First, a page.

Cash Flow to Total Debt is used in two different useful ways – a) to measure cash flow coverage and b) to find the ratio’s inverse in order to estimate the length of time needed to pay off debts if all available dollars are allocated to repayment. Here at finbox.io, we use Cash Flow from Operations reported in the Statement of Cash Flows to calculate Cash Flow to Total Debt. Some analysts nevertheless prefer to compute this ratio using EBITDA in the numerator.
Cash Flow to Total Debt = Cash Flow from Operations ÷ Total Debt
The Liabilities to Assets ratio (also referred to as Debt Ratio) measures the proportion of a firm’s assets financed by liabilities. This ratio is similar to Debt / Equity as it measures leverage in the capital structure. A ratio greater than 0.5 indicates that the firm primarily uses credit and payables to finance assets.
Liabilities to Assets = Total Liabilities ÷ Total Assets
The Cash Ratio is a strict ratio used to assess a company’s short-term liquidity. This ratio is considered “strict” because it only uses cash and short-term investments as sources of liquidity to service liabilities.
Cash Ratio = (Cash & ST Investments) ÷ Current Liabilities
The Quick Ratio is used to assess a company’s short-term liquidity. This ratio is more relaxed than the Cash Ratio, but still only considers cash, short-term investments like marketable securities, and receivables which can all be “quickly” converted into cash at their book values as sources of liquidity.
Quick Ratio = (Cash & ST Investments + Receivables) ÷ Current Liabilities
The Current Ratio is also used to assess a company’s short-term liquidity. Unlike the Quick Ratio, this ratio considers all current assets as sources of liquidity. Current assets represent the assets a firm expects to convert to cash over the next 12 months. Current liabilities represent the obligations a firm must pay with cash over the next 12 months. In the event of distress, some of the current assets may not be available to be converted into cash at their carrying values. For example, if there is little demand for a firm’s inventory, the carrying value may be overstated. Likewise, current assets like prepaid insurance, prepaid legal expenses, and office supplies can be difficult to convert into cash.
Current Ratio = Current Assets ÷ Current Liabilities
The popular Piotroski Score uses the Current Ratio and awards a point when the change in Current Ratio is greater than zero.
Asset Turnover represents the dollars in revenue that a company generates per dollar of assets. Asset Turnover is typically used to measure the efficiency of a firm and its management at deploying capital for assets that yield revenue. Note that we use average Total Assets from the start and end of the year in the denominator, since sales are made over the course of a year.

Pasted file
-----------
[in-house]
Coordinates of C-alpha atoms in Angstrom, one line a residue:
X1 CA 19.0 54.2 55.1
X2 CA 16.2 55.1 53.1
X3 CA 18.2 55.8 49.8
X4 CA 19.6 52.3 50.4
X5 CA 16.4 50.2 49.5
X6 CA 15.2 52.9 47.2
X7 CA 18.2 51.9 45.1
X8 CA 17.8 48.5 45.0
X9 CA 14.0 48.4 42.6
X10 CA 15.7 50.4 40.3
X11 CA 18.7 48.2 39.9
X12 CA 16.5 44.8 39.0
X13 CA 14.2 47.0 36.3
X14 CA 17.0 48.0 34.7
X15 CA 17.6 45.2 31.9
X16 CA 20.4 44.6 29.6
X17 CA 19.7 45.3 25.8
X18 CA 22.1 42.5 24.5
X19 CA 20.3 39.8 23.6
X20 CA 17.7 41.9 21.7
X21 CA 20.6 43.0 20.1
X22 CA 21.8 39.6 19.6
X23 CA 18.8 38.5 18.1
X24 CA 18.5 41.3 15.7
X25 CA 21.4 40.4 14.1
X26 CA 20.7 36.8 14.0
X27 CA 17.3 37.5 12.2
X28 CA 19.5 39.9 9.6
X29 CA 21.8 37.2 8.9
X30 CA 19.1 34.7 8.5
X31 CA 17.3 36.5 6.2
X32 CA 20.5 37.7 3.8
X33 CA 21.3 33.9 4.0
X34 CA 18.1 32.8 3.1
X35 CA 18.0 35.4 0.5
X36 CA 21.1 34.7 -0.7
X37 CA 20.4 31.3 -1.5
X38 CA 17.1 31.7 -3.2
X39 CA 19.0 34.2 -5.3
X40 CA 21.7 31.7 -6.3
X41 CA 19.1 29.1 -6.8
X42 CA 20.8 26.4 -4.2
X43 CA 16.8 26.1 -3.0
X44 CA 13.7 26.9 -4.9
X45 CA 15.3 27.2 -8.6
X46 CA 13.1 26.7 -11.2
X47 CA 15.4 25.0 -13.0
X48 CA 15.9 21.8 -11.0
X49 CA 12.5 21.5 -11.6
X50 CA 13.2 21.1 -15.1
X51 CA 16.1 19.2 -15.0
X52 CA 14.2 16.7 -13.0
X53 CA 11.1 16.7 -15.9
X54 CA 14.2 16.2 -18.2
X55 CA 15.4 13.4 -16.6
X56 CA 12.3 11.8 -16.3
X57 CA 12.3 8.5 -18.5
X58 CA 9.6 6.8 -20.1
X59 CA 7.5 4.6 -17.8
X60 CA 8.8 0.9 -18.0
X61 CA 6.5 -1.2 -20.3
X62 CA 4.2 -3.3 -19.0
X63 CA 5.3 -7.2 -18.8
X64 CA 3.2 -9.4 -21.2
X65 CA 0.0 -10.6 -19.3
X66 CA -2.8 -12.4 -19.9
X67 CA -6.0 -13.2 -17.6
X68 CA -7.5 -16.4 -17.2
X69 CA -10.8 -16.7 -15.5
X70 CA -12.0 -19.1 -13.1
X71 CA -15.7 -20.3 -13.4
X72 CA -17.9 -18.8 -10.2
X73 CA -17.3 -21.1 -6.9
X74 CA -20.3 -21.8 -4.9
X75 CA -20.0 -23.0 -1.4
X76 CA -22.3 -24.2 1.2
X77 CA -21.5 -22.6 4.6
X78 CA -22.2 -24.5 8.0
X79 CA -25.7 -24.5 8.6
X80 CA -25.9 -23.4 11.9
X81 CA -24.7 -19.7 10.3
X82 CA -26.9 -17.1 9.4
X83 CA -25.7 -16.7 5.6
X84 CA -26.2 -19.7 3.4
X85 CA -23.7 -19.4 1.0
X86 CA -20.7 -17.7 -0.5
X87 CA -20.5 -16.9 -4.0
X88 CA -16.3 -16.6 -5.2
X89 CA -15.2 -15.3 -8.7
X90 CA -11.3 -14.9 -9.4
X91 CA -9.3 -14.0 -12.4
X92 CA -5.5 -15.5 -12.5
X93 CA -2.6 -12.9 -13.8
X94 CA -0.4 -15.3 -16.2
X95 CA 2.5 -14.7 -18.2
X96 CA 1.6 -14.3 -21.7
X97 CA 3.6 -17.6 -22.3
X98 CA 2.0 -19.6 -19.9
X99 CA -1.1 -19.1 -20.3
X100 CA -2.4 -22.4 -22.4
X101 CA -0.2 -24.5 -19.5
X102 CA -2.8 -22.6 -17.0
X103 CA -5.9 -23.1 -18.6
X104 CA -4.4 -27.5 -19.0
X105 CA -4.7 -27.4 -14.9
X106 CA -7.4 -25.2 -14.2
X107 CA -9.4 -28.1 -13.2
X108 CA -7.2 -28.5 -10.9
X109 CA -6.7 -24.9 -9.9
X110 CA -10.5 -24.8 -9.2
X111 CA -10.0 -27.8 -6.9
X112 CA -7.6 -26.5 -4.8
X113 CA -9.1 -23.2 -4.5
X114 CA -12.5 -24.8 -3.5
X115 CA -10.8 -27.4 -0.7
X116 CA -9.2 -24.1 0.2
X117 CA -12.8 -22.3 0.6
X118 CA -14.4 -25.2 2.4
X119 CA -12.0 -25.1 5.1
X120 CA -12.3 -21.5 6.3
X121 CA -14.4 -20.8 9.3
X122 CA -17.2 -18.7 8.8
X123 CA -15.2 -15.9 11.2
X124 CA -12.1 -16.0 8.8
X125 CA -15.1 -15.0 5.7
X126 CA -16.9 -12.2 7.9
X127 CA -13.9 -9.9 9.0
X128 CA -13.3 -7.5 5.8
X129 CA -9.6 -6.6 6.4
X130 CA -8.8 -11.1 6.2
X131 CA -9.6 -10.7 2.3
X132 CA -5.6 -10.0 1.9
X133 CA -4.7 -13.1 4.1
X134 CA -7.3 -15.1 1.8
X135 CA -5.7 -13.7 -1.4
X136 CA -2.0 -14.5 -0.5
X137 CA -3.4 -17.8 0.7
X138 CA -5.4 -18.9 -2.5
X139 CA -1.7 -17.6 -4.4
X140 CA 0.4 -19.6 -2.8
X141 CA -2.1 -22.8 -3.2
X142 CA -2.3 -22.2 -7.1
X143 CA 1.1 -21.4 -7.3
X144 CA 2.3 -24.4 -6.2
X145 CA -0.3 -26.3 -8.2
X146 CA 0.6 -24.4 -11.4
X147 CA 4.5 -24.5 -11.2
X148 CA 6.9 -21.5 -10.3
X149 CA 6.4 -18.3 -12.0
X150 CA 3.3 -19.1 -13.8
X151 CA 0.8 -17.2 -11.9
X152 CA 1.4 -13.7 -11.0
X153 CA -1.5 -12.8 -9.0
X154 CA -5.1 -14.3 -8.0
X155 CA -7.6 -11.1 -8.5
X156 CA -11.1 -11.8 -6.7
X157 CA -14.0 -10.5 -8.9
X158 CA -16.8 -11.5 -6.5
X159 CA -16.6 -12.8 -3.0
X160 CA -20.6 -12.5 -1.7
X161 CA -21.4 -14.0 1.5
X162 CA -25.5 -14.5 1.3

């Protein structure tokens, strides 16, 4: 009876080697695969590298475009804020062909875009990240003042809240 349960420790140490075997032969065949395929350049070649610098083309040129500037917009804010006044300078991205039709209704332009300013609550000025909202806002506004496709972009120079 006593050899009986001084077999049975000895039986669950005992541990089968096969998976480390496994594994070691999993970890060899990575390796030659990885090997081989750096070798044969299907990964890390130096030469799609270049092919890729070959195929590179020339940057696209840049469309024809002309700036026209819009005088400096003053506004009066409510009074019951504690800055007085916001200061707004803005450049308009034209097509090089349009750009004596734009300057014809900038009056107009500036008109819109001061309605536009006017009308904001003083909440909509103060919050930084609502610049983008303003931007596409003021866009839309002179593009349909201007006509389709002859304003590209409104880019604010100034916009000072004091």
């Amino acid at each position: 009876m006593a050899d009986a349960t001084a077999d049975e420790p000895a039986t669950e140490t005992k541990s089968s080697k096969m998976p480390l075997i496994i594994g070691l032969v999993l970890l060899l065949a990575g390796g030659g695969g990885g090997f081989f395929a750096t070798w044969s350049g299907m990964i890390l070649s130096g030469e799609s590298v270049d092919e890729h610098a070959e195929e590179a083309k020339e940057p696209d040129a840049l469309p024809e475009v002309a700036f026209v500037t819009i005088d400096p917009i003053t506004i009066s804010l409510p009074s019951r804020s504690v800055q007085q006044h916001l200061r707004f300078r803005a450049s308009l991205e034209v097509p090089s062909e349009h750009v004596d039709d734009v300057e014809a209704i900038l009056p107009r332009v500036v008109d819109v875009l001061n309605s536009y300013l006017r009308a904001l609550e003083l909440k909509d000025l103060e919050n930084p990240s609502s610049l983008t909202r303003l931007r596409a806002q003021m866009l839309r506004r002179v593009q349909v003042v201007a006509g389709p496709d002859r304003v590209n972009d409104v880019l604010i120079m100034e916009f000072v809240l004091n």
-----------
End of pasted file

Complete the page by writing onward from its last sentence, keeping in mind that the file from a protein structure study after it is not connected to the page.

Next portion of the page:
Asset Turnover = Sales ÷ Average Total Assets
The Asset Turnover ratio is also a component of the Piotroski Score. The Piotroski Score awards a point to stocks with increasing Asset Turnover.
The Fixed Asset Turnover ratio measures how well a firm uses its fixed assets to generate revenues. While fixed assets like plant, property, and equipment aren’t consumed directly in a sale-like inventory, they’re still assets that are necessary to sustain operations. Consequently, it’s important to measure how well management is purchasing capital assets to generate revenue.
Fixed Asset Turnover = Sales ÷ Average Net Property, Plant, and Equipment
The Inventory Turnover ratio illustrates how many times a firm’s inventory is sold and replaced over the course of a year. A declining Inventory Turnover ratio can be a leading indicator of pricing pressure and sales slumps.
Cash Conversion Cycle is a metric that compares the number of days it takes a company to sell inventory and collect receivables relative to the number of days afforded to pay bills. It attempts to measure the time between the outflow and inflow of cash in the sales cycle. A negative figure suggests that the firm can receive payments for product sales before having to pay suppliers.
Cash Conversion Cycle = Days Sales Outstanding + Days Inventory Outstanding – Days Payable Outstanding
Median by Sector
Cash Conversion Cycle
I’ve created a simple cheat sheet listing the formulas and short descriptions that you can download and print for quick reference.